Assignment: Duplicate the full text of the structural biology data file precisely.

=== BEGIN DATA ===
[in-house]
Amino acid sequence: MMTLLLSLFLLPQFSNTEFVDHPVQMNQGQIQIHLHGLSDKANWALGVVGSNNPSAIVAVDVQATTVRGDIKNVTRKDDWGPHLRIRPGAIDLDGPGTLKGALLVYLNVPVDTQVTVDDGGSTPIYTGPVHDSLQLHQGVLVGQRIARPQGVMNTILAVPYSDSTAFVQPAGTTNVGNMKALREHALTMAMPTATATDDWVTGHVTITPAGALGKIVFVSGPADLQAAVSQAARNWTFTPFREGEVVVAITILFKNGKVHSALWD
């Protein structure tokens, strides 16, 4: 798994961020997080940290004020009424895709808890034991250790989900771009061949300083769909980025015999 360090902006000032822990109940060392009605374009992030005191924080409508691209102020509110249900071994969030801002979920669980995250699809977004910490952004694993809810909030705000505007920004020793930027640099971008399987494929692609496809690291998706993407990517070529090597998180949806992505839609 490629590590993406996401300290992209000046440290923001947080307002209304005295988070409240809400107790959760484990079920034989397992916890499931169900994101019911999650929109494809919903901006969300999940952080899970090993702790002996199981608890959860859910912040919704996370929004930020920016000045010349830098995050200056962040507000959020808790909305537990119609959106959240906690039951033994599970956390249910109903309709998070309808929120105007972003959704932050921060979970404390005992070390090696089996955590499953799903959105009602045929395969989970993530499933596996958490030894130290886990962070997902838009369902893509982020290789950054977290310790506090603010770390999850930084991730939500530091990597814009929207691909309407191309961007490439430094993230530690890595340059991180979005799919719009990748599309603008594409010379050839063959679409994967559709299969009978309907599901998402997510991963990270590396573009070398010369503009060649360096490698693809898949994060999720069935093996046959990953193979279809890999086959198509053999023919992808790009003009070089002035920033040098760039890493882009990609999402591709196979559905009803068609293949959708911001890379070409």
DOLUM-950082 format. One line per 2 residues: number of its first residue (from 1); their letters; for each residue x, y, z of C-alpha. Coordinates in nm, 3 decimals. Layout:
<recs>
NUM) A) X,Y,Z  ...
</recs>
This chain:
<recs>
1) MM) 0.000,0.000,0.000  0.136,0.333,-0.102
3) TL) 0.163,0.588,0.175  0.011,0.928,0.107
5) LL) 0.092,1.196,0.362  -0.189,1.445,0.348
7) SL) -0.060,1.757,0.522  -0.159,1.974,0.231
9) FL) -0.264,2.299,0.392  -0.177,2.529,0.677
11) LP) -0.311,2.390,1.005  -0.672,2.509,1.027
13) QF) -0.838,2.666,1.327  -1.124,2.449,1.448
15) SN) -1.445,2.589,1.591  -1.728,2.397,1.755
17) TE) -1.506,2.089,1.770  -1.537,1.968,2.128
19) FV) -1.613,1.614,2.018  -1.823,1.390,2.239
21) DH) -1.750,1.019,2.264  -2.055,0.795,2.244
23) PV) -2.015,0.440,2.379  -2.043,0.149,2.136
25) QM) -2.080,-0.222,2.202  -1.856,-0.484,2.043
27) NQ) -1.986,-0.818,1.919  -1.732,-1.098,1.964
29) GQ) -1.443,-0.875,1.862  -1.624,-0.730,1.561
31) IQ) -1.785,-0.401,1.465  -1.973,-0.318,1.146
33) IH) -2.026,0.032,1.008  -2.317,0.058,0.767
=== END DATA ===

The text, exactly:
[in-house]
Amino acid sequence: MMTLLLSLFLLPQFSNTEFVDHPVQMNQGQIQIHLHGLSDKANWALGVVGSNNPSAIVAVDVQATTVRGDIKNVTRKDDWGPHLRIRPGAIDLDGPGTLKGALLVYLNVPVDTQVTVDDGGSTPIYTGPVHDSLQLHQGVLVGQRIARPQGVMNTILAVPYSDSTAFVQPAGTTNVGNMKALREHALTMAMPTATATDDWVTGHVTITPAGALGKIVFVSGPADLQAAVSQAARNWTFTPFREGEVVVAITILFKNGKVHSALWD
């Protein structure tokens, strides 16, 4: 798994961020997080940290004020009424895709808890034991250790989900771009061949300083769909980025015999 360090902006000032822990109940060392009605374009992030005191924080409508691209102020509110249900071994969030801002979920669980995250699809977004910490952004694993809810909030705000505007920004020793930027640099971008399987494929692609496809690291998706993407990517070529090597998180949806992505839609 490629590590993406996401300290992209000046440290923001947080307002209304005295988070409240809400107790959760484990079920034989397992916890499931169900994101019911999650929109494809919903901006969300999940952080899970090993702790002996199981608890959860859910912040919704996370929004930020920016000045010349830098995050200056962040507000959020808790909305537990119609959106959240906690039951033994599970956390249910109903309709998070309808929120105007972003959704932050921060979970404390005992070390090696089996955590499953799903959105009602045929395969989970993530499933596996958490030894130290886990962070997902838009369902893509982020290789950054977290310790506090603010770390999850930084991730939500530091990597814009929207691909309407191309961007490439430094993230530690890595340059991180979005799919719009990748599309603008594409010379050839063959679409994967559709299969009978309907599901998402997510991963990270590396573009070398010369503009060649360096490698693809898949994060999720069935093996046959990953193979279809890999086959198509053999023919992808790009003009070089002035920033040098760039890493882009990609999402591709196979559905009803068609293949959708911001890379070409």
DOLUM-950082 format. One line per 2 residues: number of its first residue (from 1); their letters; for each residue x, y, z of C-alpha. Coordinates in nm, 3 decimals. Layout:
<recs>
NUM) A) X,Y,Z  ...
</recs>
This chain:
<recs>
1) MM) 0.000,0.000,0.000  0.136,0.333,-0.102
3) TL) 0.163,0.588,0.175  0.011,0.928,0.107
5) LL) 0.092,1.196,0.362  -0.189,1.445,0.348
7) SL) -0.060,1.757,0.522  -0.159,1.974,0.231
9) FL) -0.264,2.299,0.392  -0.177,2.529,0.677
11) LP) -0.311,2.390,1.005  -0.672,2.509,1.027
13) QF) -0.838,2.666,1.327  -1.124,2.449,1.448
15) SN) -1.445,2.589,1.591  -1.728,2.397,1.755
17) TE) -1.506,2.089,1.770  -1.537,1.968,2.128
19) FV) -1.613,1.614,2.018  -1.823,1.390,2.239
21) DH) -1.750,1.019,2.264  -2.055,0.795,2.244
23) PV) -2.015,0.440,2.379  -2.043,0.149,2.136
25) QM) -2.080,-0.222,2.202  -1.856,-0.484,2.043
27) NQ) -1.986,-0.818,1.919  -1.732,-1.098,1.964
29) GQ) -1.443,-0.875,1.862  -1.624,-0.730,1.561
31) IQ) -1.785,-0.401,1.465  -1.973,-0.318,1.146
33) IH) -2.026,0.032,1.008  -2.317,0.058,0.767